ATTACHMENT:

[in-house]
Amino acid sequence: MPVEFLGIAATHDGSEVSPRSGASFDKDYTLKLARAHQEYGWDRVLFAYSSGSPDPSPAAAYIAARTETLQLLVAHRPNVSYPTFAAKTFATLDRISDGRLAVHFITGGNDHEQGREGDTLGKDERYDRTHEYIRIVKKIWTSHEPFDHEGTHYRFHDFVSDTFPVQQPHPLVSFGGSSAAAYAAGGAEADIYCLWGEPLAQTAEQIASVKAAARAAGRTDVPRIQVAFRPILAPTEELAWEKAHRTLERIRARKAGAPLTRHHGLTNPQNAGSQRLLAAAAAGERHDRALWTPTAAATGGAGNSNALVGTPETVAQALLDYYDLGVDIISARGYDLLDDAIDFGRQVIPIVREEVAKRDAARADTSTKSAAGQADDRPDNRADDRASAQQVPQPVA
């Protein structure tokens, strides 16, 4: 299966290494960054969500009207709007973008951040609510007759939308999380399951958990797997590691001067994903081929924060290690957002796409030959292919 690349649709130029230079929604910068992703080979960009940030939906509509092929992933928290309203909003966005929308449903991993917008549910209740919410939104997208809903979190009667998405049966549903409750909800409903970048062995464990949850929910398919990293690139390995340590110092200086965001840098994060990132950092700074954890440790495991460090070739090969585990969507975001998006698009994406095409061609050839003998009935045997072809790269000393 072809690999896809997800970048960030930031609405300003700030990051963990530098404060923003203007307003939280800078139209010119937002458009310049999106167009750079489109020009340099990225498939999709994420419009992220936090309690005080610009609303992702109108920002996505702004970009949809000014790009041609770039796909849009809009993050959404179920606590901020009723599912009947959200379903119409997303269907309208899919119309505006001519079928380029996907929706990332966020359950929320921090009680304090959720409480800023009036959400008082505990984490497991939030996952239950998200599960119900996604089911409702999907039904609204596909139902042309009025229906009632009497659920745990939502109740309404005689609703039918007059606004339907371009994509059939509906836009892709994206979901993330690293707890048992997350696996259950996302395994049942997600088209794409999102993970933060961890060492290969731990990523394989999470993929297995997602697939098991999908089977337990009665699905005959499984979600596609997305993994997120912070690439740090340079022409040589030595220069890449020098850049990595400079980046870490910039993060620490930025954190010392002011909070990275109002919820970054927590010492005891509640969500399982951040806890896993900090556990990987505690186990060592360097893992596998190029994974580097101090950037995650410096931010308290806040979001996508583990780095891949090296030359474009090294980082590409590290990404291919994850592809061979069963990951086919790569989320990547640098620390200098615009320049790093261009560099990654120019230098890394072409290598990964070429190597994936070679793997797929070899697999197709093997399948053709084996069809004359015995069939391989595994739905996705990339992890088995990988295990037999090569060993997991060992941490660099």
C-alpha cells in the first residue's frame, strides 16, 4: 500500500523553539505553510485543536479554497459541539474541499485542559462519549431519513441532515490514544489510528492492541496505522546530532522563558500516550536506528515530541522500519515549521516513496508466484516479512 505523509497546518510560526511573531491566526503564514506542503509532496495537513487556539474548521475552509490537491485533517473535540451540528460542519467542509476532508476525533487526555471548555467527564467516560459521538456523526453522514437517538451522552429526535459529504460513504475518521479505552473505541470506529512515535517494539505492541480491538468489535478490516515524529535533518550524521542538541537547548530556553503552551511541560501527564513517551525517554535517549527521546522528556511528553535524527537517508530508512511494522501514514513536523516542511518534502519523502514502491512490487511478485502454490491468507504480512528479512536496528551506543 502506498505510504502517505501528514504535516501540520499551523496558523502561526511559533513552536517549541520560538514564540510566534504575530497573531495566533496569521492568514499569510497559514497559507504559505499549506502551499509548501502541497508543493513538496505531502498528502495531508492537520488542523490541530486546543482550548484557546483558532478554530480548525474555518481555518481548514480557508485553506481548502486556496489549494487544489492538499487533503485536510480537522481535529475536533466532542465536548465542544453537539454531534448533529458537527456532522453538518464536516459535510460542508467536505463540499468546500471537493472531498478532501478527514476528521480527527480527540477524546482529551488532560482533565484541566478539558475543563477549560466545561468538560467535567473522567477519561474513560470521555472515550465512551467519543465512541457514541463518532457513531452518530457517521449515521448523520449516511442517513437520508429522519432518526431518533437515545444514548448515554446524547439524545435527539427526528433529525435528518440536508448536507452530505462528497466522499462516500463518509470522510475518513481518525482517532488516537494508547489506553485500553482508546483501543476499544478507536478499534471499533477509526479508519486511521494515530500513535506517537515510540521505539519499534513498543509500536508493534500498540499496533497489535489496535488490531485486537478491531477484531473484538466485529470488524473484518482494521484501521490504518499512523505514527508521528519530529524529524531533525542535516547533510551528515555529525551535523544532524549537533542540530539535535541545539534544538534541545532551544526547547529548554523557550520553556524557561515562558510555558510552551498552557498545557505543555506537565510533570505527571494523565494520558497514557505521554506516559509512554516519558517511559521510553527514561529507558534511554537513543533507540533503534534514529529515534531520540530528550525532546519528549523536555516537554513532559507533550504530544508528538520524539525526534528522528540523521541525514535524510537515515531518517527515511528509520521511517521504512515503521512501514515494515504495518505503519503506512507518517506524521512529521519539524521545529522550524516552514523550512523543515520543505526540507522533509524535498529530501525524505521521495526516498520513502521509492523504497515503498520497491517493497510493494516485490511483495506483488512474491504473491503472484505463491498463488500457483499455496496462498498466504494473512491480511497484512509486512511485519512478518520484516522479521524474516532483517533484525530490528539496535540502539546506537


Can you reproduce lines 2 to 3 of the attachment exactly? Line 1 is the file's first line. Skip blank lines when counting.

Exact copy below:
Amino acid sequence: MPVEFLGIAATHDGSEVSPRSGASFDKDYTLKLARAHQEYGWDRVLFAYSSGSPDPSPAAAYIAARTETLQLLVAHRPNVSYPTFAAKTFATLDRISDGRLAVHFITGGNDHEQGREGDTLGKDERYDRTHEYIRIVKKIWTSHEPFDHEGTHYRFHDFVSDTFPVQQPHPLVSFGGSSAAAYAAGGAEADIYCLWGEPLAQTAEQIASVKAAARAAGRTDVPRIQVAFRPILAPTEELAWEKAHRTLERIRARKAGAPLTRHHGLTNPQNAGSQRLLAAAAAGERHDRALWTPTAAATGGAGNSNALVGTPETVAQALLDYYDLGVDIISARGYDLLDDAIDFGRQVIPIVREEVAKRDAARADTSTKSAAGQADDRPDNRADDRASAQQVPQPVA
């Protein structure tokens, strides 16, 4: 299966290494960054969500009207709007973008951040609510007759939308999380399951958990797997590691001067994903081929924060290690957002796409030959292919 690349649709130029230079929604910068992703080979960009940030939906509509092929992933928290309203909003966005929308449903991993917008549910209740919410939104997208809903979190009667998405049966549903409750909800409903970048062995464990949850929910398919990293690139390995340590110092200086965001840098994060990132950092700074954890440790495991460090070739090969585990969507975001998006698009994406095409061609050839003998009935045997072809790269000393 072809690999896809997800970048960030930031609405300003700030990051963990530098404060923003203007307003939280800078139209010119937002458009310049999106167009750079489109020009340099990225498939999709994420419009992220936090309690005080610009609303992702109108920002996505702004970009949809000014790009041609770039796909849009809009993050959404179920606590901020009723599912009947959200379903119409997303269907309208899919119309505006001519079928380029996907929706990332966020359950929320921090009680304090959720409480800023009036959400008082505990984490497991939030996952239950998200599960119900996604089911409702999907039904609204596909139902042309009025229906009632009497659920745990939502109740309404005689609703039918007059606004339907371009994509059939509906836009892709994206979901993330690293707890048992997350696996259950996302395994049942997600088209794409999102993970933060961890060492290969731990990523394989999470993929297995997602697939098991999908089977337990009665699905005959499984979600596609997305993994997120912070690439740090340079022409040589030595220069890449020098850049990595400079980046870490910039993060620490930025954190010392002011909070990275109002919820970054927590010492005891509640969500399982951040806890896993900090556990990987505690186990060592360097893992596998190029994974580097101090950037995650410096931010308290806040979001996508583990780095891949090296030359474009090294980082590409590290990404291919994850592809061979069963990951086919790569989320990547640098620390200098615009320049790093261009560099990654120019230098890394072409290598990964070429190597994936070679793997797929070899697999197709093997399948053709084996069809004359015995069939391989595994739905996705990339992890088995990988295990037999090569060993997991060992941490660099």